The foregoing evidence provided a sufficient foundation for the planning board's conclusion that it did not have sufficient information to assess the adequacy of the Corteses' stormwater management plan. The record clearly indicates that the reservoir and dam require substantial repairs and modifications. The record also clearly indicates that there is a direct relationship between the Corteses' plan for stormwater drainage from Lot 85 and the detention capacity of the reservoir on Lot 82A. Thus, until the DEP approves a specific plan for repairs and improvements to the reservoir and dam, there will be continuing uncertainty as to the adequacy of the Corteses' *645 storm drainage plan. Accordingly, I find nothing unreasonable in the board's conclusion that the Corteses failed to provide sufficient information concerning fundamental aspects of its stormwater drainage plan. Cf. Field v. Franklin Tp., supra.
The Corteses note that the DEP has exclusive authority under N.J.S.A. 58:4-5 to determine what repairs or modifications of the dam are required to make it safe. Therefore, they argue that the planning board should grant site plan approval conditioned upon the applicant later securing the requisite approval from the DEP for the modifications of the reservoir and dam. In support of this argument, the Corteses rely upon N.J.S.A. 40:55D-22(b), which provides:In the event that the development proposed by an application for development requires an approval by a governmental agency other than the municipal agency, the municipal agency shall, in appropriate instances, condition its *646 approval upon subsequent approval of such governmental agency. [Emphasis supplied]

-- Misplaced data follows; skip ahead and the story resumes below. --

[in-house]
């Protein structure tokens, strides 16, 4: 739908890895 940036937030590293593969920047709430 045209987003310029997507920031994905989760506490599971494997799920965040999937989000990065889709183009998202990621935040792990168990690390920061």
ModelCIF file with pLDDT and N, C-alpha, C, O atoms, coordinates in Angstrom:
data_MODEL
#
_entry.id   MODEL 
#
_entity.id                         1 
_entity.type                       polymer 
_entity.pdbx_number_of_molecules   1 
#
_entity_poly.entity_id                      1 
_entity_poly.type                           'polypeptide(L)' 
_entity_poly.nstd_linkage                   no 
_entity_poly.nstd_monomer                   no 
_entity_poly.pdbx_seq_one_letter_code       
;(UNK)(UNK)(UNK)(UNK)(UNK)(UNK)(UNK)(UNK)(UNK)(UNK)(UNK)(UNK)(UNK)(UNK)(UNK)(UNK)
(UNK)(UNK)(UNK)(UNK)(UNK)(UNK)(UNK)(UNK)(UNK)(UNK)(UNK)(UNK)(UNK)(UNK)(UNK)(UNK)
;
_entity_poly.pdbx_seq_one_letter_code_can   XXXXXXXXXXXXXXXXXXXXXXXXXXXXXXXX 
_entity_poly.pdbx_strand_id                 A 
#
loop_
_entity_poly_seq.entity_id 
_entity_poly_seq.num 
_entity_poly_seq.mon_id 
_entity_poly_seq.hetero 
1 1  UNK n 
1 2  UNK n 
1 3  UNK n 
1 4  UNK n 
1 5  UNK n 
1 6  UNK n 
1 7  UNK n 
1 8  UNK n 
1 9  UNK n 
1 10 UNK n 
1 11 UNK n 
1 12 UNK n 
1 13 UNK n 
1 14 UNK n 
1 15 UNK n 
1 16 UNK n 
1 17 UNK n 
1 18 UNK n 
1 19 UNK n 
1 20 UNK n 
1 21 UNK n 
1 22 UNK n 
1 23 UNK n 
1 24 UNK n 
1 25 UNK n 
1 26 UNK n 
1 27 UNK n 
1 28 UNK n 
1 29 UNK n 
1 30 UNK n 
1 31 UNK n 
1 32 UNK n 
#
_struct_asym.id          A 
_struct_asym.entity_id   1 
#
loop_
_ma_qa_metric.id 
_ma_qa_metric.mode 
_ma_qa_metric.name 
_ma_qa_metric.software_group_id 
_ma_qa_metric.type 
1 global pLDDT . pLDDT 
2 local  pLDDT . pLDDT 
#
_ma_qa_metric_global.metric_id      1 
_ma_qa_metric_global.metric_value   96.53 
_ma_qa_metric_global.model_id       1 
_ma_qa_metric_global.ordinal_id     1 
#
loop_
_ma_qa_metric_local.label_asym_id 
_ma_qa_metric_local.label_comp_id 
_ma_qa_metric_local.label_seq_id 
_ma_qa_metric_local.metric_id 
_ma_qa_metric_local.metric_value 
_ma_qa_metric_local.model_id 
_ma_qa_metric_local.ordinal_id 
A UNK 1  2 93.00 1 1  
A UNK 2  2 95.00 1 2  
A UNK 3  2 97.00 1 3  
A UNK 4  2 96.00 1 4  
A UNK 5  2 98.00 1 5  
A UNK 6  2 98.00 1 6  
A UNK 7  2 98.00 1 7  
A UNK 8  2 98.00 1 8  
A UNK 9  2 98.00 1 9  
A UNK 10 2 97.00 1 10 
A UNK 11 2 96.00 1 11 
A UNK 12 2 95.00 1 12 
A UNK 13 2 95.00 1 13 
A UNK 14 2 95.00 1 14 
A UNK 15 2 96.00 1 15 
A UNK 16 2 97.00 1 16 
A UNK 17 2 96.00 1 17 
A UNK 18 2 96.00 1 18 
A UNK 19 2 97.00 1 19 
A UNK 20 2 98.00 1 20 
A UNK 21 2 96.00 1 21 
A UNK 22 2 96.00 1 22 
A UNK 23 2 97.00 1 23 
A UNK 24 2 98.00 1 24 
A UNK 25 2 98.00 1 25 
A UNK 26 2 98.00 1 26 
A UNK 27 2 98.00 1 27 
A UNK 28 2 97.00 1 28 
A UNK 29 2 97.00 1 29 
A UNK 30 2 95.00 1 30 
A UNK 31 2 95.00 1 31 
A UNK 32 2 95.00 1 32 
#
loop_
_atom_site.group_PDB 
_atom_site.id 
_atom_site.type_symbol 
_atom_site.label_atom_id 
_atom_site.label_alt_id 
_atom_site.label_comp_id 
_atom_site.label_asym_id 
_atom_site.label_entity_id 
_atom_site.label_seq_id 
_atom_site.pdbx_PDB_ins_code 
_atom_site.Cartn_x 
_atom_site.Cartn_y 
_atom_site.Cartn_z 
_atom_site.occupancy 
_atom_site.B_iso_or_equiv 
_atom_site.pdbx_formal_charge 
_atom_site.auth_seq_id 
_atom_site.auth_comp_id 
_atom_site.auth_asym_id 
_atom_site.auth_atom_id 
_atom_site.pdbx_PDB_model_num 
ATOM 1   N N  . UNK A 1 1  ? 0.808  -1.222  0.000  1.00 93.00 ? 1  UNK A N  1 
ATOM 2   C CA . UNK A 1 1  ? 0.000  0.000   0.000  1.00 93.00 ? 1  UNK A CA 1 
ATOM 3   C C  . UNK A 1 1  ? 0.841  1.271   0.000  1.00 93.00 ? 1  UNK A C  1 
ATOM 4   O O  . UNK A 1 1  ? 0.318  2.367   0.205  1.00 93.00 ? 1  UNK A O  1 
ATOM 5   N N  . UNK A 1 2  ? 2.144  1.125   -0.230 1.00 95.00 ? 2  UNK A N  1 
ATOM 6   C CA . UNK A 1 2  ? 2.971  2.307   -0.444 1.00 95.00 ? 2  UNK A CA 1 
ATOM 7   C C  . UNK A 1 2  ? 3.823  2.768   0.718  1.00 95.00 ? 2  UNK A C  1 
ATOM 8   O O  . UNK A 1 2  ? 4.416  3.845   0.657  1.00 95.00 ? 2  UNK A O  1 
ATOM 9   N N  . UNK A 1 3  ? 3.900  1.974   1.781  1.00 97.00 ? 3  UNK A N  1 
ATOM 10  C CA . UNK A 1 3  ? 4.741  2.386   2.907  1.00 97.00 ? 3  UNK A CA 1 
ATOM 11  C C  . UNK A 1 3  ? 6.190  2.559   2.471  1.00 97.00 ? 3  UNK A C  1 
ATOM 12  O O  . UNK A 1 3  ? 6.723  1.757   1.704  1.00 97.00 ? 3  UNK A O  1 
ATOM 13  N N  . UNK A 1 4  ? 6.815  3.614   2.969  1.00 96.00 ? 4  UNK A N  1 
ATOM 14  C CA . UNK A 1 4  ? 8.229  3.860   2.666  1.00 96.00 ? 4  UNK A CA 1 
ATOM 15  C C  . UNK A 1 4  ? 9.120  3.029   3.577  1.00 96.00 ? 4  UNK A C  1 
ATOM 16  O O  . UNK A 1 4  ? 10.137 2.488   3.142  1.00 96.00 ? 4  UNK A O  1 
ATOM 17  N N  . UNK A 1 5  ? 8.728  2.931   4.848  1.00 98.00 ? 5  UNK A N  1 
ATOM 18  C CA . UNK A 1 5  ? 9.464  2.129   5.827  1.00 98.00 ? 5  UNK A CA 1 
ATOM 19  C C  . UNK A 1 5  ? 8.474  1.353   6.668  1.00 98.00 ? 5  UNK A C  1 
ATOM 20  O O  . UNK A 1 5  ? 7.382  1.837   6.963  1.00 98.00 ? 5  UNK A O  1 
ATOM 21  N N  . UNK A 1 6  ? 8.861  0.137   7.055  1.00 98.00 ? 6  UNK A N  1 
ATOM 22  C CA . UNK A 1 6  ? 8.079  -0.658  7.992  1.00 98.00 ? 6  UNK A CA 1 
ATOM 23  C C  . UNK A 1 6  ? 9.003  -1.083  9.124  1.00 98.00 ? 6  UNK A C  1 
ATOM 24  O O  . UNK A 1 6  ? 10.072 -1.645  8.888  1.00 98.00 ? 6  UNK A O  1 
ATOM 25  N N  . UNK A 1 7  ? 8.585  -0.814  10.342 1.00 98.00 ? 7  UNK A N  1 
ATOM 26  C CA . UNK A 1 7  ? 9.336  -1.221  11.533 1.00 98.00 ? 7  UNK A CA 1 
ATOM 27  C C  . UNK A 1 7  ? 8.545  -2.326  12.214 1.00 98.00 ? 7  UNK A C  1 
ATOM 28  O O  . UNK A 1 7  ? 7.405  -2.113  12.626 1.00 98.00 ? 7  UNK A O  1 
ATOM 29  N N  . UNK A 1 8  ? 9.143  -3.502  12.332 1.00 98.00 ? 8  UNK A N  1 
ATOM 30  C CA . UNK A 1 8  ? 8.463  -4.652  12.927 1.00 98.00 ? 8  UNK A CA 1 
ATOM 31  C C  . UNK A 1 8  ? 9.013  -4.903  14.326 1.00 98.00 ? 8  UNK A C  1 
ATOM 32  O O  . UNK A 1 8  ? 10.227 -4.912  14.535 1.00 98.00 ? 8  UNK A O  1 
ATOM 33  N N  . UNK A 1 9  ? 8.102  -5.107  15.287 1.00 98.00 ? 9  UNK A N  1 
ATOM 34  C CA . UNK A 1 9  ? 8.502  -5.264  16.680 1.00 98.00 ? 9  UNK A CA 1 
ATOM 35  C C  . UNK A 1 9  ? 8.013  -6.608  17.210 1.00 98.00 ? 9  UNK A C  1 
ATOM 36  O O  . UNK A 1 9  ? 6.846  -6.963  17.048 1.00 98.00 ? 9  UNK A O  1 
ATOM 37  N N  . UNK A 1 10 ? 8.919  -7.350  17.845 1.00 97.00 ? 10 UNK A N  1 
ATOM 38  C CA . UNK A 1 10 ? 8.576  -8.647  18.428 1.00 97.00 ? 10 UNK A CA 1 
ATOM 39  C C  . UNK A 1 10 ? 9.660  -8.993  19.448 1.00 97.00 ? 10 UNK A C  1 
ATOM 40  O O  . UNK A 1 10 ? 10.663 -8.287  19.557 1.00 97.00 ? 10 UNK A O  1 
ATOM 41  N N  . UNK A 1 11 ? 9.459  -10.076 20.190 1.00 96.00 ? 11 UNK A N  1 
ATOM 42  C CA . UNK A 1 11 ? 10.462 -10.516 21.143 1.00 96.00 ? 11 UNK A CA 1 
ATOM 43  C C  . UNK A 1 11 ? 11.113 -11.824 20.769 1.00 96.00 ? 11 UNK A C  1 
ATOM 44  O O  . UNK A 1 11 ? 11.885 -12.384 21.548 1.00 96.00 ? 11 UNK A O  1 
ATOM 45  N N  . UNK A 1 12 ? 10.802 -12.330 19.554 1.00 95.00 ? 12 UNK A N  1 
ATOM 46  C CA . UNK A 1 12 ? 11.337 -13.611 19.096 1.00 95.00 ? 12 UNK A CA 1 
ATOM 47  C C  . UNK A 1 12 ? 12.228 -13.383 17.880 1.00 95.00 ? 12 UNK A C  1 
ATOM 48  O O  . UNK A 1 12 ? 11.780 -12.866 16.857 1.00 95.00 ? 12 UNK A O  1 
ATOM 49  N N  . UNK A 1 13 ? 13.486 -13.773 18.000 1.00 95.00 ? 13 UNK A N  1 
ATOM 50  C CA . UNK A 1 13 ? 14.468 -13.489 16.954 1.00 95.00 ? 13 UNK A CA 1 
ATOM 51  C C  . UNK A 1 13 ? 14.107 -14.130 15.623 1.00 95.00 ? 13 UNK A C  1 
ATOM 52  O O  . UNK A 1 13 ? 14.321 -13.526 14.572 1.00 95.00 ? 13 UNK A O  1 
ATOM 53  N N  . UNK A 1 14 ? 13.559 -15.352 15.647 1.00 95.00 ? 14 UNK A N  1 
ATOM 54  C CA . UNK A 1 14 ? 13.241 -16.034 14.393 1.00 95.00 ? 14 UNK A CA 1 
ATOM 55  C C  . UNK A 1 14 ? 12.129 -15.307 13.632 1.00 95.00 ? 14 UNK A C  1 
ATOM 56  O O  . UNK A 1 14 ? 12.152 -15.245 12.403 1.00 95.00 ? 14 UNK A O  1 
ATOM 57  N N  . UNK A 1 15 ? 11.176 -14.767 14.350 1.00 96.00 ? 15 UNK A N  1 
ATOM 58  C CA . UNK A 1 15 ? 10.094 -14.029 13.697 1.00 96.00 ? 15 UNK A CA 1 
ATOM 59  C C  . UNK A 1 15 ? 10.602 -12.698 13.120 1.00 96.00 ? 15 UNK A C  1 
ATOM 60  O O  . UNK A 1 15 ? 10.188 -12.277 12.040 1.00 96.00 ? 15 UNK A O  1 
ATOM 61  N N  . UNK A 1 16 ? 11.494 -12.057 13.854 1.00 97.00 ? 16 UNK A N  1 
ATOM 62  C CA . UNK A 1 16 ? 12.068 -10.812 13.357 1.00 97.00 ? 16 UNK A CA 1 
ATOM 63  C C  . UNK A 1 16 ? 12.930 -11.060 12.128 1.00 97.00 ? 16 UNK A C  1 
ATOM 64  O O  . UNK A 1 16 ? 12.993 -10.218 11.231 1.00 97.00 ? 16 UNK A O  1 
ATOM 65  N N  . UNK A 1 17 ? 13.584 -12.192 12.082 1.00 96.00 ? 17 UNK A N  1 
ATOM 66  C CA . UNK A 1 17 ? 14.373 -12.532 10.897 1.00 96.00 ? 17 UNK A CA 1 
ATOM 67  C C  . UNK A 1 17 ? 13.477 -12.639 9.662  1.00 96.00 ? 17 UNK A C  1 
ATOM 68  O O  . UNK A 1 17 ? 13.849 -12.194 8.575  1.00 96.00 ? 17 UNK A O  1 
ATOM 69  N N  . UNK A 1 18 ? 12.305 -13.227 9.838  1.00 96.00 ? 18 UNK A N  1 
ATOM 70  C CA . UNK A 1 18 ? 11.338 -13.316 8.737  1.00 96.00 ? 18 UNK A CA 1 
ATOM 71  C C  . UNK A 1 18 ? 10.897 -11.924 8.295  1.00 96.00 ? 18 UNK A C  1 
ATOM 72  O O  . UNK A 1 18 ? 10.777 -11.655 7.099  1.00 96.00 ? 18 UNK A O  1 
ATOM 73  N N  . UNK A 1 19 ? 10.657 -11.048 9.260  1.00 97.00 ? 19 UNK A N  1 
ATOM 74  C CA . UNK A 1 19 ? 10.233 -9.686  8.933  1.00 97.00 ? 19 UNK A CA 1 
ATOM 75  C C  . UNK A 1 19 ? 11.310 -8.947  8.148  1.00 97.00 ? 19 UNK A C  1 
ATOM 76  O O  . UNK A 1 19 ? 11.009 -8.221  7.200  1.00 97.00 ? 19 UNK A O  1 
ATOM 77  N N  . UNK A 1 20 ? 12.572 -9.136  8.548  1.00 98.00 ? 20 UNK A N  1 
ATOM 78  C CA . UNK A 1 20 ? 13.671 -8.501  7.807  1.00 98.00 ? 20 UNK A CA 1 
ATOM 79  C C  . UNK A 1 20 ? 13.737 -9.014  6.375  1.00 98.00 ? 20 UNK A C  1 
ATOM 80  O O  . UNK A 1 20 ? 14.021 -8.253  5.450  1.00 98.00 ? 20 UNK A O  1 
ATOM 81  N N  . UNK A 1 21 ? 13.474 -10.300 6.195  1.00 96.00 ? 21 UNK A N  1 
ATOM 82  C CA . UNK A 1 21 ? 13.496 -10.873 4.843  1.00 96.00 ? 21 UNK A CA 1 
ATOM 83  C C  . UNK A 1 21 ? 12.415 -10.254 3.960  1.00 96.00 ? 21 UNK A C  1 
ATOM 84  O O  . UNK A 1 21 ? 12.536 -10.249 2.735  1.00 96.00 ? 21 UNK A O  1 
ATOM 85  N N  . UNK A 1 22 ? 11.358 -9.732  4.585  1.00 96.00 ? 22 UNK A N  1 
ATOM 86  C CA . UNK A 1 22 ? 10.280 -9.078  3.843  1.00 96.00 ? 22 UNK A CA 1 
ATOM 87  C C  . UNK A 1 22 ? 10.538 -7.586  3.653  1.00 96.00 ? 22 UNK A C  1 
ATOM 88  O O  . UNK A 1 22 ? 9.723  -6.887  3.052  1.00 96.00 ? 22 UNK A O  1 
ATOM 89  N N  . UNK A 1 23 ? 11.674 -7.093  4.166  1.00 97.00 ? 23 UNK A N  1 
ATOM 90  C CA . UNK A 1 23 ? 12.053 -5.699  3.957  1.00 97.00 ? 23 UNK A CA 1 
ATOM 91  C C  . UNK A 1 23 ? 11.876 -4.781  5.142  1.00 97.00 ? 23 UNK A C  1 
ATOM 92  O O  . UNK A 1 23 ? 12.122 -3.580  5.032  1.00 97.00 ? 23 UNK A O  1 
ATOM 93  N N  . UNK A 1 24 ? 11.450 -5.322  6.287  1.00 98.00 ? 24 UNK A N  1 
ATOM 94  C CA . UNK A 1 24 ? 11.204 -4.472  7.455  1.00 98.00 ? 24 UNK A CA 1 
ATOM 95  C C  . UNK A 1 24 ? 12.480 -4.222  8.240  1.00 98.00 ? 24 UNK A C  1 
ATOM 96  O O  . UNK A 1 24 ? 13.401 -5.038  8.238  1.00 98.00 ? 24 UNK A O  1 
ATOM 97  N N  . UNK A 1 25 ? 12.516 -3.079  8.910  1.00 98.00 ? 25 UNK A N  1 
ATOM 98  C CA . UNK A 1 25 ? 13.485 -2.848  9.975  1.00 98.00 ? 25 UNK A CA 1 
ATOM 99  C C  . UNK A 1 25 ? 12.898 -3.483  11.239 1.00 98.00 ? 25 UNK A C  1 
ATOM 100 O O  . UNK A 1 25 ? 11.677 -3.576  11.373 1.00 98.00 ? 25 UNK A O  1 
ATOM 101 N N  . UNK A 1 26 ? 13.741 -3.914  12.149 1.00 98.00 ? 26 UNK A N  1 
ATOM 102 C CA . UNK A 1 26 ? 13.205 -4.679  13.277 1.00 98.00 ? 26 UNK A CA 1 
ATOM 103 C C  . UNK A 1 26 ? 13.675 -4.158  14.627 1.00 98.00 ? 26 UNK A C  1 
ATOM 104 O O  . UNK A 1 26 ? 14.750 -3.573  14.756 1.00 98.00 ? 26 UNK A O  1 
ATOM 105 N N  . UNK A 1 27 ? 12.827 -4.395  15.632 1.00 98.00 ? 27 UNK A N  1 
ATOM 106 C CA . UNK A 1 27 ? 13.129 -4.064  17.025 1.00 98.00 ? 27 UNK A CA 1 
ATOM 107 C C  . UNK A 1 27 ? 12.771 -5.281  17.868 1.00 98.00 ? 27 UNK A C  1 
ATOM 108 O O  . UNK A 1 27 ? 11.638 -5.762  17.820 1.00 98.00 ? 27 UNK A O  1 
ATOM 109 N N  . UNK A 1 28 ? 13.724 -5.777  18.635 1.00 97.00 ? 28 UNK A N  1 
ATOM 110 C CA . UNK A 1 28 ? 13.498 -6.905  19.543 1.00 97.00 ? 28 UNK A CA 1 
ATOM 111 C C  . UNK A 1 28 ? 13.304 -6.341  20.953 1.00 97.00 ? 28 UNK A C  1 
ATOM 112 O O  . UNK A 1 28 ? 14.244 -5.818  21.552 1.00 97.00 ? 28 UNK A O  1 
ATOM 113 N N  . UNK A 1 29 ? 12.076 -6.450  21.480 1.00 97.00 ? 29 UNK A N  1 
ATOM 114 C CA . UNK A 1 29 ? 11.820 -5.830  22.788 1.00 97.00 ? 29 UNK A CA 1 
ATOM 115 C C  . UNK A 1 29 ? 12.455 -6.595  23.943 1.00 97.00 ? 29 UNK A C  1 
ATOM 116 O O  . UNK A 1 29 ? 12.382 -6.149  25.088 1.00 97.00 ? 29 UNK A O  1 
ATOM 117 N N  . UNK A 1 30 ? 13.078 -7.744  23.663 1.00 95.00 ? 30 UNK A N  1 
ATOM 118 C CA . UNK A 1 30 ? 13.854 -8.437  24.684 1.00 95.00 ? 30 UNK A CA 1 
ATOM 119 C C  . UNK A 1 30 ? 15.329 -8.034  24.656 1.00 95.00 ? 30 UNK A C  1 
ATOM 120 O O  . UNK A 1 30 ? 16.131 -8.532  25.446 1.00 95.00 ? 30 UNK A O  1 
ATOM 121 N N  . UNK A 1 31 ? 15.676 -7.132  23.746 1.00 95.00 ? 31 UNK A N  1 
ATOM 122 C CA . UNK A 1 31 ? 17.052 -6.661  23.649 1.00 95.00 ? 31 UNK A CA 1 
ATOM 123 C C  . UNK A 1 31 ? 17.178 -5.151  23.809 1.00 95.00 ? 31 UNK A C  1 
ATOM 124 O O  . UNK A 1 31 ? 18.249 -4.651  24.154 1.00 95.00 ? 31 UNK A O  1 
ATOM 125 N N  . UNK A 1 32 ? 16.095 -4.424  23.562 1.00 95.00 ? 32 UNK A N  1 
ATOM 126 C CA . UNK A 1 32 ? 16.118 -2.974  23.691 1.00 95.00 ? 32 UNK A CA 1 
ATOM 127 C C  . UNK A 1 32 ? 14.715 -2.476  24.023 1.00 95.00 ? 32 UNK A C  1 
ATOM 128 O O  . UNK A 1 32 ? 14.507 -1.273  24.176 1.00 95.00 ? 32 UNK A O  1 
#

In this case, the planning board did not abuse its discretion in concluding that this was not an "appropriate instance" for the grant of site plan approval subject to approval of proposed modifications of the dam by the Commissioner of DEP. The modifications required in the reservoir and dam, which are subject to review by the Commissioner of DEP, are directly related to the adequacy of the Corteses' stormwater management plan, which the planning board has the responsibility to pass upon. Therefore, the board reasonably concluded that it could not determine the adequacy of the Corteses' stormwater management plan until the Commissioner of DEP decided what modifications must be made in the reservoir and dam.II.
Due to this court's conclusion that the Corteses' site plan application was properly denied based upon deficiencies in its stormwater management plan, it is unnecessary to consider the board's alternative grounds for denying the application. However, for the guidance of the parties, it is appropriate to comment briefly upon certain inadequacies in the board's memorializing resolution.